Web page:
July 19, 2005
Plumes of black smoke visible for miles billowed Tuesday
from a fire at a tire recycling plant near Watertown that
officials said had as many as 1 million tires, five times
the number it is allowed.
The massive blaze - something state regulators and concerned
neighbors had warned could happen - began at 9:58 a.m. at
Watertown Tire Recyclers when a piece of equipment used
to move tires around the plant malfunctioned, Watertown
Mayor John David said during a news conference near the
plant. More than 120 firefighters from 14 departments fought
the blaze, a task complicated by having to truck in water
from a hydrant 1 1/2 miles away.
"I can't tell you how many millions of gallons of
water they're throwing on it," David said. "But
it's not doing a heck of a lot of good."
The foul scent of burning tires wafted with the smoke and
could be smelled as far away as Jefferson, 18 miles away.
The smoke, thick and black at the ground, rose hundreds
of feet into the air and could be seen as far away as Beloit
and Milwaukee, according to reports. The blaze, which officials
said will burn for at least three more days and could continue
for up to a week, destroyed the tire plant and an adjacent
home, which the plant's owner, Thomas Springer, owns but
did not occupy.
Neighbors and government regulators had issued warnings
about the size of the operation, which by some estimates
was several times larger than the 200,000 tires allowed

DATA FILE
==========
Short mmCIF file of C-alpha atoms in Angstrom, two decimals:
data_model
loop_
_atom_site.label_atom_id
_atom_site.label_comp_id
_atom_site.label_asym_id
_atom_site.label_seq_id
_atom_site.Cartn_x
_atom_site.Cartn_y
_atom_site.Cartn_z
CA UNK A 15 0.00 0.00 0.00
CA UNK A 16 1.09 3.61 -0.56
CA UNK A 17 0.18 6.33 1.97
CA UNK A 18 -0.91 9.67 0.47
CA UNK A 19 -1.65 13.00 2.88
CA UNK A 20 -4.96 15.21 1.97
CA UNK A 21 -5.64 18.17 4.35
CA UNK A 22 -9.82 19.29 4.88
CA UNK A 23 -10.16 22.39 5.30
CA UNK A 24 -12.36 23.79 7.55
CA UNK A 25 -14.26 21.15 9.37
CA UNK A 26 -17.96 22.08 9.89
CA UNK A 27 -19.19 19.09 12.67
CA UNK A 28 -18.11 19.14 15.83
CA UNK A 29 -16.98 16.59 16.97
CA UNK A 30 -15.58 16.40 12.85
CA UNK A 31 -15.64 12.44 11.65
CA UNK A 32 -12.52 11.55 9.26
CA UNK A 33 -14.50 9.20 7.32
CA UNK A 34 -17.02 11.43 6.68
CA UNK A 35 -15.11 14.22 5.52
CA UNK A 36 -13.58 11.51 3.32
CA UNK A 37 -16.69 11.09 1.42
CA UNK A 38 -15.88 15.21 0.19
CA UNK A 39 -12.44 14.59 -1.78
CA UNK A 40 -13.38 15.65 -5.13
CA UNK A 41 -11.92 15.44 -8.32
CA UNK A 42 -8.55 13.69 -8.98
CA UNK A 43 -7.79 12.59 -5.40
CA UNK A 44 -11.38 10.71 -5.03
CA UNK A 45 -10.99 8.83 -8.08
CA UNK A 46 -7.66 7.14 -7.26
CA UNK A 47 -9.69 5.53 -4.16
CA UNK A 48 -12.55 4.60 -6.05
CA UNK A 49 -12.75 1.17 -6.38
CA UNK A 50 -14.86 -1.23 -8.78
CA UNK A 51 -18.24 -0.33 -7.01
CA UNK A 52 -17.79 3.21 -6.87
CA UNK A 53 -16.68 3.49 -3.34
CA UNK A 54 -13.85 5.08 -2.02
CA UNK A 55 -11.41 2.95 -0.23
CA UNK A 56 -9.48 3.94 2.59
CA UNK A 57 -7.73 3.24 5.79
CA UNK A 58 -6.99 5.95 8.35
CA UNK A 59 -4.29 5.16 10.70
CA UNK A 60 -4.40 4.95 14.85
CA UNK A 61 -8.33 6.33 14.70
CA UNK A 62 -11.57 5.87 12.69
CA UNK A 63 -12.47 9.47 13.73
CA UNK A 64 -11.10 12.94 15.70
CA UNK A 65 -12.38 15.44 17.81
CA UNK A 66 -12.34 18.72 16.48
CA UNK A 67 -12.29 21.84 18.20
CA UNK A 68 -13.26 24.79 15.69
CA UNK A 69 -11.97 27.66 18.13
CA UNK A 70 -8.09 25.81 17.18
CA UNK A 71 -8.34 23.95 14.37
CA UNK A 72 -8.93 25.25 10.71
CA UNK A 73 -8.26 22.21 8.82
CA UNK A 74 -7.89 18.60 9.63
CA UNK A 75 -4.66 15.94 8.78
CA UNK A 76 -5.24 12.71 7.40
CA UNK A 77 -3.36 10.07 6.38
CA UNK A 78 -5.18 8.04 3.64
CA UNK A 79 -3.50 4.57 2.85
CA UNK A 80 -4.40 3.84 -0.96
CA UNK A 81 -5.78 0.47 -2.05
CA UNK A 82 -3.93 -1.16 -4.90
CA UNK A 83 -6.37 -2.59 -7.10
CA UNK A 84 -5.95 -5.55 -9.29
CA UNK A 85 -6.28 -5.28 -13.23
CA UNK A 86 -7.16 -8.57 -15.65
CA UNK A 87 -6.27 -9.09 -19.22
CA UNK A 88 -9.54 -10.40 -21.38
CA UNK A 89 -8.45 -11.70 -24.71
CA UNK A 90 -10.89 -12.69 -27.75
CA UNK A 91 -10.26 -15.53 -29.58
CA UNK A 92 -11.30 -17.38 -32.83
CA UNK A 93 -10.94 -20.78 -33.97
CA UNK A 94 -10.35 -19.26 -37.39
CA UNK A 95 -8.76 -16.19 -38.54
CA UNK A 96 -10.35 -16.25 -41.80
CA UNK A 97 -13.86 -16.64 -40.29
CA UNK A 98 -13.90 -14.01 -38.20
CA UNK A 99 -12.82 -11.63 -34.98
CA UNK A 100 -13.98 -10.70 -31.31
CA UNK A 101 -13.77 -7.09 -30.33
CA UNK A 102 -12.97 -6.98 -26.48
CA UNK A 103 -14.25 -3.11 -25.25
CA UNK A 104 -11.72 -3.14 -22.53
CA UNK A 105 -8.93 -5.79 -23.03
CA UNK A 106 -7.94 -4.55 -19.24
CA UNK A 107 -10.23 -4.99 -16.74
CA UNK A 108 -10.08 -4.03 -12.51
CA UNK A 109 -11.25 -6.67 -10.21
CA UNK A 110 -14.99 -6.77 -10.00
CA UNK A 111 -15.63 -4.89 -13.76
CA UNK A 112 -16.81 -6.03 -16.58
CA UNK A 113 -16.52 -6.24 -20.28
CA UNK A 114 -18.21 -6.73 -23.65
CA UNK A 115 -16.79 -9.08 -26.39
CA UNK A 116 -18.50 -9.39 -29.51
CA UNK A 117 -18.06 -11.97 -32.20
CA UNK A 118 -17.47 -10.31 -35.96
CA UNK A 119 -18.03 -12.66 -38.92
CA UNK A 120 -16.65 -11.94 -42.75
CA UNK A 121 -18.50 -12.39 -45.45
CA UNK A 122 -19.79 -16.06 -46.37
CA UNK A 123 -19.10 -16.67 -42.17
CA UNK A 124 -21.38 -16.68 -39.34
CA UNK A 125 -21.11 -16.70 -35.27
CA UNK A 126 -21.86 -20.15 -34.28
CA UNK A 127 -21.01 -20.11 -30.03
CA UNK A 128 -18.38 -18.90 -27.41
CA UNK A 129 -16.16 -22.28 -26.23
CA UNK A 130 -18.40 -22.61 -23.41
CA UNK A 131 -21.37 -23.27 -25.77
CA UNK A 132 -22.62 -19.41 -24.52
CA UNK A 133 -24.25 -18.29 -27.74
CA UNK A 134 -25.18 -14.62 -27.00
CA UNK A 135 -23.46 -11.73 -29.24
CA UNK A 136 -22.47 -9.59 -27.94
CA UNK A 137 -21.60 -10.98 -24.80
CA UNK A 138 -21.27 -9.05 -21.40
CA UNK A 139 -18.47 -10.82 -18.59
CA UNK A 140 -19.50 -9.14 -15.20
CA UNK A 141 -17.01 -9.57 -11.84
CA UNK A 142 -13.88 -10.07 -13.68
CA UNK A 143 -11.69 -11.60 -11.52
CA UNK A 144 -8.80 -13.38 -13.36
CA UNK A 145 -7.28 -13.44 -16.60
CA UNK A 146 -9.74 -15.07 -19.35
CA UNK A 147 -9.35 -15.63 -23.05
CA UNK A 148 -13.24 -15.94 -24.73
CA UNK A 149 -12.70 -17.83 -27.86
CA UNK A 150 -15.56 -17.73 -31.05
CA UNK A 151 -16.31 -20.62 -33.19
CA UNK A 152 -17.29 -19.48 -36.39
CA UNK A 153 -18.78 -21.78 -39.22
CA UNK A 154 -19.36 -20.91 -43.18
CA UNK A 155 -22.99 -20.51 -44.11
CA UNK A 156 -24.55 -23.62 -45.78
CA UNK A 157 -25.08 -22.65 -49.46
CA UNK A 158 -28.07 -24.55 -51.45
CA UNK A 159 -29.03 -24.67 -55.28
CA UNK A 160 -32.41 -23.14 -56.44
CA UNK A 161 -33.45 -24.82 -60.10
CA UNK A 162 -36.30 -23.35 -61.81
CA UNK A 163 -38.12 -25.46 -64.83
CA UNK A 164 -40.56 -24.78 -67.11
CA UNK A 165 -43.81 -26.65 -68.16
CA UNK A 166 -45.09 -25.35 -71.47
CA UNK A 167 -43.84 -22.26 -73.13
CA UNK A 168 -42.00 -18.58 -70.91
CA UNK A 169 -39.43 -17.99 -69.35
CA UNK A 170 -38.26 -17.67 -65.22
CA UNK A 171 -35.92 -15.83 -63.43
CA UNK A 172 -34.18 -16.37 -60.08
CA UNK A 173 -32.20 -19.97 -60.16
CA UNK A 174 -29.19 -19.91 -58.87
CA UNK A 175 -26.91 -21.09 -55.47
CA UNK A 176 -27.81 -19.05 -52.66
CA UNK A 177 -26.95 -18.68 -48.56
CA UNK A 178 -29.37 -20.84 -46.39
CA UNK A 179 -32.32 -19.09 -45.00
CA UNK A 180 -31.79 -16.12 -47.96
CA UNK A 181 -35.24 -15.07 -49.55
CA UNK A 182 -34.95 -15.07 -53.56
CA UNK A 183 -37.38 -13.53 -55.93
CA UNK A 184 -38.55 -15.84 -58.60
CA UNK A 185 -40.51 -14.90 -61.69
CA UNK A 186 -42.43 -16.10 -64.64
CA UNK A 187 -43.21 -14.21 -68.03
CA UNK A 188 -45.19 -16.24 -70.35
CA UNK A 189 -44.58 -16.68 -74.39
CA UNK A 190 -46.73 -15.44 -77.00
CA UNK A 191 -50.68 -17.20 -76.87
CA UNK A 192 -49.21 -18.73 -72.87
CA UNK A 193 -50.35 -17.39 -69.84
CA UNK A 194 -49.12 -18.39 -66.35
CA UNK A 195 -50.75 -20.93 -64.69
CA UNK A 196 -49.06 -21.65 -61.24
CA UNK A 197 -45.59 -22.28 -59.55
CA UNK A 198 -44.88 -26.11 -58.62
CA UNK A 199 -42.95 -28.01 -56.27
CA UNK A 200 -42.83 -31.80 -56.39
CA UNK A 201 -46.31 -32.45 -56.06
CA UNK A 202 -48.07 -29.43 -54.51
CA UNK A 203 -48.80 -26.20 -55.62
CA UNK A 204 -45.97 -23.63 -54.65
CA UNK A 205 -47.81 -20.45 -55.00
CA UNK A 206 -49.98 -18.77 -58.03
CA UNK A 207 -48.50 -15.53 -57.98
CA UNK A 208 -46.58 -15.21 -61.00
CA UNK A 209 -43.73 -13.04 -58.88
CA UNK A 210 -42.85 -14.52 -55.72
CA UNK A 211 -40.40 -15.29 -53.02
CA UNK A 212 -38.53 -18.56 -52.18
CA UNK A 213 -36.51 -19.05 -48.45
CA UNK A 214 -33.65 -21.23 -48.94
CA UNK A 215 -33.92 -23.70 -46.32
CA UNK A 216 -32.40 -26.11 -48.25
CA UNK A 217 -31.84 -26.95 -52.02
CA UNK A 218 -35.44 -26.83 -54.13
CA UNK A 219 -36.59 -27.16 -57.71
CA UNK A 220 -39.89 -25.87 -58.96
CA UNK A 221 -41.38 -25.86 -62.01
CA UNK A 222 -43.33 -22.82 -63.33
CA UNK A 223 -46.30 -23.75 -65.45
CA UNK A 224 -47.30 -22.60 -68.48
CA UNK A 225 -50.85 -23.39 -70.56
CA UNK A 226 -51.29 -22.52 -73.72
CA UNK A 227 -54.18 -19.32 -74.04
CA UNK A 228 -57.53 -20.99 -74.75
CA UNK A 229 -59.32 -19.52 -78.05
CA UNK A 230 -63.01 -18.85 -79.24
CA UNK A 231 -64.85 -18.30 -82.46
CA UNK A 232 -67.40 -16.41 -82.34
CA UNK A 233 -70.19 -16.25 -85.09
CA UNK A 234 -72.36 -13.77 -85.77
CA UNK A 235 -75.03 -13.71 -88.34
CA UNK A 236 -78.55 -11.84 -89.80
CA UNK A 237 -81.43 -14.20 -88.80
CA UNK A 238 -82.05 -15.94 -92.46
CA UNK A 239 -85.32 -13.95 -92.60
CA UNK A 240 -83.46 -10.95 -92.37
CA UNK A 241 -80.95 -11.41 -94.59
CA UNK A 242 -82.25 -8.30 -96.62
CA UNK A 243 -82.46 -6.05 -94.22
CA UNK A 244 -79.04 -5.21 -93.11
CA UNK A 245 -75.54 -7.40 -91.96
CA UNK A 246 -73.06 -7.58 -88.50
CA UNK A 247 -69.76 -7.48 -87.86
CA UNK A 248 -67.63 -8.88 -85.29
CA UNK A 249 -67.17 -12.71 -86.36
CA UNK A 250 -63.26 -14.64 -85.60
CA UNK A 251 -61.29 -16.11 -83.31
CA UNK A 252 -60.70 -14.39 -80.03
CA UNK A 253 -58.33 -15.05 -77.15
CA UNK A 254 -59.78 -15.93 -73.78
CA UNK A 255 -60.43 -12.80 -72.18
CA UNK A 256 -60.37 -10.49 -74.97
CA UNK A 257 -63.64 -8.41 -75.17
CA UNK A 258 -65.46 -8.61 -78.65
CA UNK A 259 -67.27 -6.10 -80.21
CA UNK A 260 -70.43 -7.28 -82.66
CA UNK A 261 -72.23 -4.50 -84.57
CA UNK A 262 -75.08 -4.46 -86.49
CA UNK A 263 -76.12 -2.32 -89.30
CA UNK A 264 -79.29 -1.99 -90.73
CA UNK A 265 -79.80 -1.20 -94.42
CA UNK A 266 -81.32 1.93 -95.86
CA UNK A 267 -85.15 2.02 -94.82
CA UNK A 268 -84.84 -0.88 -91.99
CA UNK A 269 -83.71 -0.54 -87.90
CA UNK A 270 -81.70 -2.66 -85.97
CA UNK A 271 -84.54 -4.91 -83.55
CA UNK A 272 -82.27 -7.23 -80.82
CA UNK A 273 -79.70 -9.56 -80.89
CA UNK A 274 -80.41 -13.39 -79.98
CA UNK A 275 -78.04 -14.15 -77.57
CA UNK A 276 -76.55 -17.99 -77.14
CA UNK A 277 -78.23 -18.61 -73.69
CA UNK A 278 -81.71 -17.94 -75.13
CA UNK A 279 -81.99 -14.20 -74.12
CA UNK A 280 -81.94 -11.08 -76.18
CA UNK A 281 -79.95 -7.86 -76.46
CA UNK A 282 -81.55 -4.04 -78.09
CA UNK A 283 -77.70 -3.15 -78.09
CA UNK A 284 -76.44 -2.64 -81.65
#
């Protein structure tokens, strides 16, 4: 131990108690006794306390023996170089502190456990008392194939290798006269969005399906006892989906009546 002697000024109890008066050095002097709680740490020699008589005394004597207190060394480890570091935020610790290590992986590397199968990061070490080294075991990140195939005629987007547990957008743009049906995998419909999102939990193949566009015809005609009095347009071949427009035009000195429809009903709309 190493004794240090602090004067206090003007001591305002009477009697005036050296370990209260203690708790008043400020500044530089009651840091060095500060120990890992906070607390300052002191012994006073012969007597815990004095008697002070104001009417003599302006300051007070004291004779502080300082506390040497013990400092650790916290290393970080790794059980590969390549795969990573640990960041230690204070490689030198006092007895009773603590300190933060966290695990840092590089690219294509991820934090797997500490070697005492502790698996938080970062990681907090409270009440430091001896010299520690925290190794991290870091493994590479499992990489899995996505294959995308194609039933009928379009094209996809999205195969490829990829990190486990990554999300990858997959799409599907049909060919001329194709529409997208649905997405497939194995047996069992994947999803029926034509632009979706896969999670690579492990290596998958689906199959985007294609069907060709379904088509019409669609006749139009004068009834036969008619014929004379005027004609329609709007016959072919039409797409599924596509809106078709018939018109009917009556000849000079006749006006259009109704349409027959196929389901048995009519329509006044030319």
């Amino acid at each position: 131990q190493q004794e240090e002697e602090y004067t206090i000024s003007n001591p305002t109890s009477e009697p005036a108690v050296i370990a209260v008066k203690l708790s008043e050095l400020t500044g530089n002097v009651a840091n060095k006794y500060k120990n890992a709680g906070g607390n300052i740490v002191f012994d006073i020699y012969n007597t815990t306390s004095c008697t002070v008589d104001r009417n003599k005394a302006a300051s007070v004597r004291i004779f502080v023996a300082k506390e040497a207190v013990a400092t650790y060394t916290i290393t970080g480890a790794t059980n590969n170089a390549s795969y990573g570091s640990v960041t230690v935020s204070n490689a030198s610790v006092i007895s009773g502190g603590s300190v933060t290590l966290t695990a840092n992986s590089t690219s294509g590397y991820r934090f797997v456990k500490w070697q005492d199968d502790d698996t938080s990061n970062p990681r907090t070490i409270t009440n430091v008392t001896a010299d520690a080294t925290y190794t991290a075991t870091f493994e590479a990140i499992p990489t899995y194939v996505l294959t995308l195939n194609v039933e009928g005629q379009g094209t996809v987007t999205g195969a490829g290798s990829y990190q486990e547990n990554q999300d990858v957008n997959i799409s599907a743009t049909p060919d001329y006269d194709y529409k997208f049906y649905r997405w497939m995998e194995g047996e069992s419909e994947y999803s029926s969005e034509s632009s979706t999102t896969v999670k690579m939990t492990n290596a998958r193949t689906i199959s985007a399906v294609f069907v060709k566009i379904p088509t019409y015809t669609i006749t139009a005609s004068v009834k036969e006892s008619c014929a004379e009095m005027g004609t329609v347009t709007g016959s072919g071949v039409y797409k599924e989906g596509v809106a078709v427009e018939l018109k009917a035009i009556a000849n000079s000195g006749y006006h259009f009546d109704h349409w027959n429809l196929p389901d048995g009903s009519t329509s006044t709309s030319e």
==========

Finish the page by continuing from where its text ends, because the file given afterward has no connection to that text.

by the state Department of Natural Resources.
Joseph Brusca, the DNR's air and waste regional leader,
said the plant had accumulated 500,000 tires by last November.
Jennifer Warmke, the deputy director of the Dodge County
emergency management agency, said Tuesday that the plant
had more than 1 million tires.
Brusca said state officials urged Springer to reduce the
stockpile and had taken enforcement action against him -
a process that was still under way Tuesday. A state inspector,
Barbara Palecek, was inside the plant conducting a follow-up
investigation when the fire started.
In May, a group of 10 neighbors filed suit against the
company in Dodge County, asking a judge to order the recycling
business to comply with its state permit. The suit warned
that the massive tire inventory was "creating hazards
and increasing the potential for a fire."
Springer's attorney, Vicki Zick, acknowledged that the
company had exceeded the limits of its state permit but
said the operation has been under industry pressure to accept
used tires. Springer couldn't be reached Tuesday.
"This is not just a bad citizen not minding the store,"
Zick said. "This is a company providing a necessary